World’s First Plant-Based COVID-19 Vaccine Approved In Canada

The world's first plant-based COVID-19 vaccine has been granted approval for use across Canada


3 Minutes Read

Development and manufacture process of a new vaccine Image credit: Adobe stock. - Media Credit:

The world’s first plant-based COVID-19 vaccine, COVIFENZ, has been granted approval for use across Canada.

The vaccine was developed by Quebec City-based company Medicago Inc. in collaboration with British pharmaceutical giant GlaxoSmithKline (GSK) and is the first authorized coronavirus jab made using plant-based protein technology.

This news adds to the ongoing discussion of whether the COVID-19 vaccinations are vegan.

What is a ‘plant-based’ vaccine?

Plant-based vaccines use live plants as bioreactors that produce virus-like particles (VLP) that mimic the genetic structure of COVID-19. This evokes an immune response when injected, triggering the body’s immune system to fight against it.

The term plant-based simply refers to how the shot is made – there’s no egg or actual virus involved in the production, unlike conventional vaccines. 

“The approval of our COVID-19 vaccine is a significant milestone for Canada in the fight against the pandemic,” said Takashi Nagao, President, and CEO at Medicago.

How is COVIFENZ made?

Medicago uses plants to grow VLP, which copy the spike protein that coats the coronavirus. It’s the particles that are removed from the leaves of the plant and purified to produce the final material that is used to create the vaccine.

Then an immune-boosting chemical known as an adjuvant, produced by GSK, is added to the shots to essentially help rev up the immune system.

The approval was based on phase 3 trials published by the companies in December. The study involved 24,000 adults, and the plant-based vaccine was found to be 71 percent effective at preventing COVID-19, and 75.3 percent effective against the Delta variants.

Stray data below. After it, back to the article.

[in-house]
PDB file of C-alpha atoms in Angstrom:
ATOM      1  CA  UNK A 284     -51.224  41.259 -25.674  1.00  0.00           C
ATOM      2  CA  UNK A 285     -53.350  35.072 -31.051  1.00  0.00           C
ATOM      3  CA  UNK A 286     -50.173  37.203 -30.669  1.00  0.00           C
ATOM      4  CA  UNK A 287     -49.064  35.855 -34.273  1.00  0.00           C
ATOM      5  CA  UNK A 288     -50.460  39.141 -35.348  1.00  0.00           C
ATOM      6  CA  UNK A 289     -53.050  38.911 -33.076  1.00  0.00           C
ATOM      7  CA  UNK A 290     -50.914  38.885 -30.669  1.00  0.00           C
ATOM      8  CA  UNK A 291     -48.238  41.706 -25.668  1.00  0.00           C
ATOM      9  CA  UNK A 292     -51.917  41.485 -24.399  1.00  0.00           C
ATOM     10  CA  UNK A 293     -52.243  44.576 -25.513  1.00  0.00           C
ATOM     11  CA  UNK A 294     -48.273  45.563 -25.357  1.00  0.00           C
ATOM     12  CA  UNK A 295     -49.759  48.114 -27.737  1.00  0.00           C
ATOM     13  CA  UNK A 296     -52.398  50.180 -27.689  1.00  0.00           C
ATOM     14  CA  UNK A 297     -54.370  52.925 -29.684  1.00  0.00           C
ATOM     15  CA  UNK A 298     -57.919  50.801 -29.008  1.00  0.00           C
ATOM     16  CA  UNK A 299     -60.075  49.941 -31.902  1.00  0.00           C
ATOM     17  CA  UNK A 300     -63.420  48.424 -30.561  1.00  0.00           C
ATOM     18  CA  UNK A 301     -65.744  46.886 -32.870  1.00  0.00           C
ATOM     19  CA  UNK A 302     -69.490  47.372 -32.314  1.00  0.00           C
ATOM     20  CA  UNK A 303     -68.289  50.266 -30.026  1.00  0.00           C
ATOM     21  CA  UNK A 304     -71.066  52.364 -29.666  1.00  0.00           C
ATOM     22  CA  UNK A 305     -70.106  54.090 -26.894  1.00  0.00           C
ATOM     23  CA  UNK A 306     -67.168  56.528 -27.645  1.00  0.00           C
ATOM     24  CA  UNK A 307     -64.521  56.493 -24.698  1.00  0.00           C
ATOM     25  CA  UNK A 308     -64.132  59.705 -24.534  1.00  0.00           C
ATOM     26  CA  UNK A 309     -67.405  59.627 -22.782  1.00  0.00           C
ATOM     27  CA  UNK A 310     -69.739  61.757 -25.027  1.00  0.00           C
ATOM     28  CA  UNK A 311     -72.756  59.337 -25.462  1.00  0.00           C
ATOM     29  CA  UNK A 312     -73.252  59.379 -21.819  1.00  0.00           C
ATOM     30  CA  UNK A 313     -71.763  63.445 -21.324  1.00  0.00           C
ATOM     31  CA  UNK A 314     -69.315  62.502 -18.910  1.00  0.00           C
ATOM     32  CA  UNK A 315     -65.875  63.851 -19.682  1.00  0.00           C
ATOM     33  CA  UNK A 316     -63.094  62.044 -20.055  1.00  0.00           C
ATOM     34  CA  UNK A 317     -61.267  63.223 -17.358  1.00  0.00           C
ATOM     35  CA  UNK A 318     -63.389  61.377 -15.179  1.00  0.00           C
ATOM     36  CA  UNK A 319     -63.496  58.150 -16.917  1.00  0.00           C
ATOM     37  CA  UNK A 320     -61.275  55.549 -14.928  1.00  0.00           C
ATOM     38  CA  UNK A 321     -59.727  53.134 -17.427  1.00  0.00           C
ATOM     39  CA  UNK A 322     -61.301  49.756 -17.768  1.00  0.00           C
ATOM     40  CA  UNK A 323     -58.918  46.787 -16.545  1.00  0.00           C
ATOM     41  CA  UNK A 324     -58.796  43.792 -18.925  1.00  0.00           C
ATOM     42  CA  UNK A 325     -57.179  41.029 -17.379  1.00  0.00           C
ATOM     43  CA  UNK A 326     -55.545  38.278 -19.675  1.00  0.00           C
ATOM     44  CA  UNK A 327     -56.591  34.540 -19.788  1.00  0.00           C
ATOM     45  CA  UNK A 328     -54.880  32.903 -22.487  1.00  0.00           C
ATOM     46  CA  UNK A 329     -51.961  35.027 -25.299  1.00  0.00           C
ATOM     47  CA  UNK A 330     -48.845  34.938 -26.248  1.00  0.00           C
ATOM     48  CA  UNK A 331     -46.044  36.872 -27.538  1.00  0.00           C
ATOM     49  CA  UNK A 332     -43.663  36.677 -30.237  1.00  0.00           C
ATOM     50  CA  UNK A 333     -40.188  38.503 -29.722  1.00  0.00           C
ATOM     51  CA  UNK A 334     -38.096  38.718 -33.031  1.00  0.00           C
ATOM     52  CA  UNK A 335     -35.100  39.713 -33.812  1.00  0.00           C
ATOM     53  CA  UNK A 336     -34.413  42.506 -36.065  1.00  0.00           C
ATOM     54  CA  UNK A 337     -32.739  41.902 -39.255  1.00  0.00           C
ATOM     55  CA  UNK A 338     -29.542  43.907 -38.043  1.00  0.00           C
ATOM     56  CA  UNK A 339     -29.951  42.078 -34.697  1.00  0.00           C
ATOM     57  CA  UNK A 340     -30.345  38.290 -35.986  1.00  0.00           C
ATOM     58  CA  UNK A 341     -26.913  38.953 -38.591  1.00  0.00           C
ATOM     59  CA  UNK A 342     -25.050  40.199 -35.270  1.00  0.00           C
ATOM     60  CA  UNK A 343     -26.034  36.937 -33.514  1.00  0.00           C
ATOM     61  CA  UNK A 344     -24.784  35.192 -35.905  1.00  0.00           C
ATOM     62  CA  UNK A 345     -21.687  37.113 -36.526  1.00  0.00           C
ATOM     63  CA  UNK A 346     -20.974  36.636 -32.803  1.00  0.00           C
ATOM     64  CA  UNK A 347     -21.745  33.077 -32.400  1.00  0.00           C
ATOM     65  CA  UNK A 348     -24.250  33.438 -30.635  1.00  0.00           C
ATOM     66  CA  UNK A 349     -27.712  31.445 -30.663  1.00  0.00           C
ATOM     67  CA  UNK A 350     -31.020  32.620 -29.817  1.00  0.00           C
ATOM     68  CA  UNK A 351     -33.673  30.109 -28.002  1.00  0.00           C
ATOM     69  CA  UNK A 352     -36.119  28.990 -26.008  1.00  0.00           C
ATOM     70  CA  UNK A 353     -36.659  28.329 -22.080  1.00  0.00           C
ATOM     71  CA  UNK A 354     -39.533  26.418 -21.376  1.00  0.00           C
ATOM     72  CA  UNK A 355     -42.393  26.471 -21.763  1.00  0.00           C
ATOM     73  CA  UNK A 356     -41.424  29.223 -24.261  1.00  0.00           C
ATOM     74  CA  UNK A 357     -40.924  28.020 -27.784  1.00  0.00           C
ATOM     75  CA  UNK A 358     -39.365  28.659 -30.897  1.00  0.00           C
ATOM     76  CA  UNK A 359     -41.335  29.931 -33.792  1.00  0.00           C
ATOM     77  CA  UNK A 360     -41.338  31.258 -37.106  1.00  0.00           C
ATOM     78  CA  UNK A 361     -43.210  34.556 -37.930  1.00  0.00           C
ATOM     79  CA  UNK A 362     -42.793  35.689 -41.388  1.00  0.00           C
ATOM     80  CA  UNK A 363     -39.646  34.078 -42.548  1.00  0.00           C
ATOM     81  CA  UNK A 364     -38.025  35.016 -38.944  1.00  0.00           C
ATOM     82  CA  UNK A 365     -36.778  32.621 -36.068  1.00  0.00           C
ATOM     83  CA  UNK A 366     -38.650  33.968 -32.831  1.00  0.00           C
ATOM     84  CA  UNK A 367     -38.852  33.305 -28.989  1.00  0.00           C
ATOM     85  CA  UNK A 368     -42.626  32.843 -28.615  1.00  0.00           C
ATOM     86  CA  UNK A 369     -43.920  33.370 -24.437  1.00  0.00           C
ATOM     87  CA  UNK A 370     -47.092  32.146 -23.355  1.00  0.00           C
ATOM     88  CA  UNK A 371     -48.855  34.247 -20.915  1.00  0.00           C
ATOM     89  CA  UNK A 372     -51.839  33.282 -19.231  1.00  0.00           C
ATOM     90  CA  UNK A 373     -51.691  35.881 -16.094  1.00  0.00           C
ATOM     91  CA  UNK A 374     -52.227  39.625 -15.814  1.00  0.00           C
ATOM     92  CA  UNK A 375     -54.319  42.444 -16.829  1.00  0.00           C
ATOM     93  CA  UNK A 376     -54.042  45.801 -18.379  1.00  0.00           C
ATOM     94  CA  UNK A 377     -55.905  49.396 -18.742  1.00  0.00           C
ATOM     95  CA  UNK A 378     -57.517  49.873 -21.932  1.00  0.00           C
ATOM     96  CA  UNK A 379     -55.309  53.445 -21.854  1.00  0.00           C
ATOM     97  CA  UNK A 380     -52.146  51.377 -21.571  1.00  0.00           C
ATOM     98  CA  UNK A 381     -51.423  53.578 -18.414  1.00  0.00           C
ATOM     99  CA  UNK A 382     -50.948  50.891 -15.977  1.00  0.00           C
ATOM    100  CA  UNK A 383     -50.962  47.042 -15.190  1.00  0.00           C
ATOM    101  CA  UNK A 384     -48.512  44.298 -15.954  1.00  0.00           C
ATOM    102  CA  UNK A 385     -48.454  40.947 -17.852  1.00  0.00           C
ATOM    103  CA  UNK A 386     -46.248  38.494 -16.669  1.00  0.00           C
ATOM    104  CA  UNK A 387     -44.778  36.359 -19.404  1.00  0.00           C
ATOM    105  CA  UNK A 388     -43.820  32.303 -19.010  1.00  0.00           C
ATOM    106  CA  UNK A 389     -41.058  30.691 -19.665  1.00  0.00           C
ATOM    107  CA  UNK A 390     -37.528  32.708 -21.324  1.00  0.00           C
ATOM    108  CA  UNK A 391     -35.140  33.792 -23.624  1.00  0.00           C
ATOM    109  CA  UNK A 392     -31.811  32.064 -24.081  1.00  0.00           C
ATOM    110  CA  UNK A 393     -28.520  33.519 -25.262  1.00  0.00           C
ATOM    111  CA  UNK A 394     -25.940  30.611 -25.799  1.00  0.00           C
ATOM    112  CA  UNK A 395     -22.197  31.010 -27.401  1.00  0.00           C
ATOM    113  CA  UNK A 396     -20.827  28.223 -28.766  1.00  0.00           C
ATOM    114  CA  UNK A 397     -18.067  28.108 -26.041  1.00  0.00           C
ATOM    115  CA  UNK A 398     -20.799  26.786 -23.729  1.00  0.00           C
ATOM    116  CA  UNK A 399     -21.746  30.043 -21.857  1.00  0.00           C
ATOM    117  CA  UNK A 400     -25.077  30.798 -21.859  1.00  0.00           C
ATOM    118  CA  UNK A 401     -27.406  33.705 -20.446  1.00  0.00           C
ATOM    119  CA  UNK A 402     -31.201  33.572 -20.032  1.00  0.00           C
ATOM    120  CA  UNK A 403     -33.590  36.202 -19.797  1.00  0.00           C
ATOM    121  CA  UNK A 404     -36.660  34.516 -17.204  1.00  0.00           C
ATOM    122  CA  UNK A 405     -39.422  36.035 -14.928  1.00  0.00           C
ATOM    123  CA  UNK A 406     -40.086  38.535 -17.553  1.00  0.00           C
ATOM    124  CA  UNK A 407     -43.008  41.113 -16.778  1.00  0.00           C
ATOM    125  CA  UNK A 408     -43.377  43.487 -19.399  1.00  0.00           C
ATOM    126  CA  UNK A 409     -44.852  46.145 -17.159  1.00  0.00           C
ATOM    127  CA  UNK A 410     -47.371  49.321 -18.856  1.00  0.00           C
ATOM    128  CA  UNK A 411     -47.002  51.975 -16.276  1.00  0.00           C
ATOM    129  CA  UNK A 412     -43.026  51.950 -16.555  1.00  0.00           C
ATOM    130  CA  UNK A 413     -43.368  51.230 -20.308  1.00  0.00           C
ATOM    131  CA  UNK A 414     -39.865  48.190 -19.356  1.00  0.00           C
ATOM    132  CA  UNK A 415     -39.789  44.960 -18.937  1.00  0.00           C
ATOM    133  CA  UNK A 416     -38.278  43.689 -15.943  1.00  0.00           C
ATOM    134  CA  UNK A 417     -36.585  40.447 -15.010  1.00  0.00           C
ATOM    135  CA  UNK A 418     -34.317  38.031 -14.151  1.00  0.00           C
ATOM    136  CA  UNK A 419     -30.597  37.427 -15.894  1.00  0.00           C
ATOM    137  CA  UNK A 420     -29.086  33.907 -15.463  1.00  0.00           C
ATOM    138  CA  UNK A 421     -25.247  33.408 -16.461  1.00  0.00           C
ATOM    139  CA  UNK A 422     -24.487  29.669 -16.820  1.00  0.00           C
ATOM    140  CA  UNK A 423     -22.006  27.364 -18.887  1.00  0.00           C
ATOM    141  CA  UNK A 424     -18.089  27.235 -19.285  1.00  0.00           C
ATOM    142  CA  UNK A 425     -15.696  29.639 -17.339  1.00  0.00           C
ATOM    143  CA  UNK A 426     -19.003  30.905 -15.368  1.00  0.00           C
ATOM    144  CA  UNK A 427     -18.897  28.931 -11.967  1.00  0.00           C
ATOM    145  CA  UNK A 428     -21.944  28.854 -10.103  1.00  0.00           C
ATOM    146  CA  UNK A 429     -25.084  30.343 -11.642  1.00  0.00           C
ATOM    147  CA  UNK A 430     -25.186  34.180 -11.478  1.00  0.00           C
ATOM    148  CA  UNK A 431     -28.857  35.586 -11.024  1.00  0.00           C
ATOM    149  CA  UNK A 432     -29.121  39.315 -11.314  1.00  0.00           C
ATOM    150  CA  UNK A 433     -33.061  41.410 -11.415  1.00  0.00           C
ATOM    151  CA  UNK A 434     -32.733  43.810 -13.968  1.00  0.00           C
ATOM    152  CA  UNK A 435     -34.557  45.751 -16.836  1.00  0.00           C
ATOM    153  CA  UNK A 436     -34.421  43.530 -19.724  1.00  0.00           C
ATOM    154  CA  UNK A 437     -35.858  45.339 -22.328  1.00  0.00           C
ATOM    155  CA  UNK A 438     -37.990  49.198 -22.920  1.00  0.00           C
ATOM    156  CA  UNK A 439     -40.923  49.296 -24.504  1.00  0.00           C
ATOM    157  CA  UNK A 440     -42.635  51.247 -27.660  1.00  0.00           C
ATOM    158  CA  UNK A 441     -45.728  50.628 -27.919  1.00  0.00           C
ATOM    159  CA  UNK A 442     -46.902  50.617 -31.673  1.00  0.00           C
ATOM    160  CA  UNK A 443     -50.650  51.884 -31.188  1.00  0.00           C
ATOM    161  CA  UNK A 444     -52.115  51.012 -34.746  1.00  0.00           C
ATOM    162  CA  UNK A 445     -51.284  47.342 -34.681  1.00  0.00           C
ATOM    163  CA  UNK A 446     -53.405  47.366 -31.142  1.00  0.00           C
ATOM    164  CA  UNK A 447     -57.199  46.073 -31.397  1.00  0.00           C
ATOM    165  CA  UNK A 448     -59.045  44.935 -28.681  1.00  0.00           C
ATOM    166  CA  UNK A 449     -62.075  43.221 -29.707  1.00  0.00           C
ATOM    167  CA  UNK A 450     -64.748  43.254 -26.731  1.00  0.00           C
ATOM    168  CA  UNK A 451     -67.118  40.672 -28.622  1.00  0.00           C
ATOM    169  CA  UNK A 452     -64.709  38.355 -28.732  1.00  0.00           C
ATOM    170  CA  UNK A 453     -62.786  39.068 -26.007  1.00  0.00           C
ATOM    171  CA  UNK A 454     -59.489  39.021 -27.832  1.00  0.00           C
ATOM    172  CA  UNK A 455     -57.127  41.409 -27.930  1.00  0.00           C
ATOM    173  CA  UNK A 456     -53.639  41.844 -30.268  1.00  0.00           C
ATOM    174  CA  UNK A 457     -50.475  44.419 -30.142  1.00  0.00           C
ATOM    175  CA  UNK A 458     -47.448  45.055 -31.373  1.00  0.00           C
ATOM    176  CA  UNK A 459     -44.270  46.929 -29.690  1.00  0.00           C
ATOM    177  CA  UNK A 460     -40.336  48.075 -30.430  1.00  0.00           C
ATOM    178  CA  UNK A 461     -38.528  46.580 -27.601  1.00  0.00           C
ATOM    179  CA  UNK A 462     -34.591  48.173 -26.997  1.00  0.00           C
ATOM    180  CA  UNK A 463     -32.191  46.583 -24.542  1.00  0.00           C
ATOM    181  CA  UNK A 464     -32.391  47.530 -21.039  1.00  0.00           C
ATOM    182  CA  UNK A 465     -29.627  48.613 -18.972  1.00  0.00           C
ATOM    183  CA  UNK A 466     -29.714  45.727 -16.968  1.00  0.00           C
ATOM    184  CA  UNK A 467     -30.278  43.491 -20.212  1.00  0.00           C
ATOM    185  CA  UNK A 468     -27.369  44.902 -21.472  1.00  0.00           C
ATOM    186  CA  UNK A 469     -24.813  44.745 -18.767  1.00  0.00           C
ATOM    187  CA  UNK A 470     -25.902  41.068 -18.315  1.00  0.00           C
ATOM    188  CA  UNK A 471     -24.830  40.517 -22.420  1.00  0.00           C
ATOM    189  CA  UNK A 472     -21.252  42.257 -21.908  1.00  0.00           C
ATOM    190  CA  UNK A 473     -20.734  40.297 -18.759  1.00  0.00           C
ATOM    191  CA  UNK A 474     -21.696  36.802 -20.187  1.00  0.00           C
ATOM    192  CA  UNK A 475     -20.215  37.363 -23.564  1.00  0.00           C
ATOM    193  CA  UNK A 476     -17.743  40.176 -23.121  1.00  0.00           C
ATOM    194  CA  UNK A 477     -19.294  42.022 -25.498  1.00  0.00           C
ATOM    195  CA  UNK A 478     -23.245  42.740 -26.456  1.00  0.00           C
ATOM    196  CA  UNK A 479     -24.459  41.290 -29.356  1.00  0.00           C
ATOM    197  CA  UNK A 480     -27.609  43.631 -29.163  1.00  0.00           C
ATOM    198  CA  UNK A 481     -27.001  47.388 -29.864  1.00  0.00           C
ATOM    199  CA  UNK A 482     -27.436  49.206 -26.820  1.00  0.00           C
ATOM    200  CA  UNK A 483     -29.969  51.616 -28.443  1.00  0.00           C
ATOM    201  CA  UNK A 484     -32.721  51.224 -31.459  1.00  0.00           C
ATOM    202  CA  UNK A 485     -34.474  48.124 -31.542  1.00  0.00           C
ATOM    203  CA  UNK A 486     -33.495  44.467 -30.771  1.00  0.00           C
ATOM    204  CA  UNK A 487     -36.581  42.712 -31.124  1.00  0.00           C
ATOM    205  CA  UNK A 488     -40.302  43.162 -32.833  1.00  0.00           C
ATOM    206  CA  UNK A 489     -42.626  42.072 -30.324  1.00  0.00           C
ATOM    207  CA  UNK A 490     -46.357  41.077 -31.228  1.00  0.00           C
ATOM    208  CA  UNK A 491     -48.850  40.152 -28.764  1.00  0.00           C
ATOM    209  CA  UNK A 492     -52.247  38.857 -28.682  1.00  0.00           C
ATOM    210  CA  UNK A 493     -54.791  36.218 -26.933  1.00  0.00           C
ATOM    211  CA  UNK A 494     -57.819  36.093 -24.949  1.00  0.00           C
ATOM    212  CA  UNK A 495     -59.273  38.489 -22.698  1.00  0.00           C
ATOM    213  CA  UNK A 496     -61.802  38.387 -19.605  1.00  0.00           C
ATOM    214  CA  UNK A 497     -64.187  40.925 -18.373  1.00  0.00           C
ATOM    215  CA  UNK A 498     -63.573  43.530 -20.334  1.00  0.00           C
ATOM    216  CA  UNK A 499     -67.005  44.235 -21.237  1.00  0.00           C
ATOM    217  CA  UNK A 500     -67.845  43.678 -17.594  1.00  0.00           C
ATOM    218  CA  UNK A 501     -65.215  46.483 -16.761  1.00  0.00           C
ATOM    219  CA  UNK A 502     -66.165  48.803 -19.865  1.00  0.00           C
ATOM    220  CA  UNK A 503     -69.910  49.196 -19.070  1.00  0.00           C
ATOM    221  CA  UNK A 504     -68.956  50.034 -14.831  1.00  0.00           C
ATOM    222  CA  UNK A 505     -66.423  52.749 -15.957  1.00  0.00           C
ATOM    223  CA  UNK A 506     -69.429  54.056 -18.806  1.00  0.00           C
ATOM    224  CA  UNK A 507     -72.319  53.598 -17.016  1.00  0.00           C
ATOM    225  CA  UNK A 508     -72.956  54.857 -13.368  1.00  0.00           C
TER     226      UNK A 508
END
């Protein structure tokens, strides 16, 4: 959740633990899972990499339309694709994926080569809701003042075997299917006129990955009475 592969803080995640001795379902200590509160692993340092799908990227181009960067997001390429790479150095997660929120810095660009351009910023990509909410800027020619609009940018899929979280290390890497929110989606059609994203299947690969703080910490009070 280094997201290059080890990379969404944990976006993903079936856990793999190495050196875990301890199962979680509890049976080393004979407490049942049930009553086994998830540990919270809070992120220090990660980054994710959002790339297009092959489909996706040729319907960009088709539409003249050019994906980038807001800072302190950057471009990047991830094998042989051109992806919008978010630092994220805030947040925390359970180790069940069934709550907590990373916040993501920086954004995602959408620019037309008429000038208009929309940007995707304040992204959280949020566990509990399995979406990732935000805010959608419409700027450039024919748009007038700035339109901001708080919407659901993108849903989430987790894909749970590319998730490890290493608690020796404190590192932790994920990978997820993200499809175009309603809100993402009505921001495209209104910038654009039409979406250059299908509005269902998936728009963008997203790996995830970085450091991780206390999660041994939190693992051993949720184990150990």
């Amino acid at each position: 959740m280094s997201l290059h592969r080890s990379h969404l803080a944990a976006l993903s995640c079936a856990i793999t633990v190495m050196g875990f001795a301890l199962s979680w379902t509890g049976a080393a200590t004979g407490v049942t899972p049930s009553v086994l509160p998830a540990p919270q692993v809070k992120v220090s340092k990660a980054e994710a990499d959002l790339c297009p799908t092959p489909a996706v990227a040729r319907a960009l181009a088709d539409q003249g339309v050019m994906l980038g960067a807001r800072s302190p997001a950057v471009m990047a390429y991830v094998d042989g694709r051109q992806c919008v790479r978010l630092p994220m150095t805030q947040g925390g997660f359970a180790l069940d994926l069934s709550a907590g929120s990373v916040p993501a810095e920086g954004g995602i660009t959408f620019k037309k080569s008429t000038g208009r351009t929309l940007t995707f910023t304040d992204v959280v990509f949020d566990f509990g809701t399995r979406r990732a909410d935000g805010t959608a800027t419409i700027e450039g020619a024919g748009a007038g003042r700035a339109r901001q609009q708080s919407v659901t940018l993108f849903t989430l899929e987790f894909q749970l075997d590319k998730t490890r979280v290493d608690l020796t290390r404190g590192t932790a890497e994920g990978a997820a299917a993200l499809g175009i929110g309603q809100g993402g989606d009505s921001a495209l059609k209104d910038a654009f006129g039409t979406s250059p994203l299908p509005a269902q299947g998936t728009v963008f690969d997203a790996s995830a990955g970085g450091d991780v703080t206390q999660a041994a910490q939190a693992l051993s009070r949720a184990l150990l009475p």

As the study was conducted before the Omicron variant emerged, Medicago notes that it is working on another version that can tackle the Omicron variant. 

Scientist testing a vaccination in a lab
Phase 3 clinical trials proved to be sucessful. Credit: Cultura Creative Ltd / Alamy Stock Photo

“This first approval is an important milestone in our approach of pairing GSK’s well-established pandemic adjuvant with promising antigens to develop protein-based, refrigerator-stable COVID-19 vaccines,” explained Roger Connor, President of GSK Vaccines.

Similar to the dominant vaccines produced by Pfizer and Moderna, COVIFENZ is a two-shot dose and has been cleared for adults aged between 18 to 64 years old. 

Possible side effects of the vaccine…

According to the Canadian government, the most common, but temporary, side effects of the vaccination can include redness, soreness, swelling, chills, fatigue, joint aches, mild fever, headache, nasal congestion, sore throat, muscle aches, diarrhea, coughing, and nausea. 

They also mention that a severe allergic reaction, called anaphylaxis, is rare after getting vaccinated with COVIFENZ.

The signs and symptoms of anaphylaxis to look out for include swelling of the lips, face, tongue, or airway, hives, difficulty breathing, sudden low blood pressure, increased heart rate, abdominal pain, loss of consciousness, vomiting, and diarrhea.

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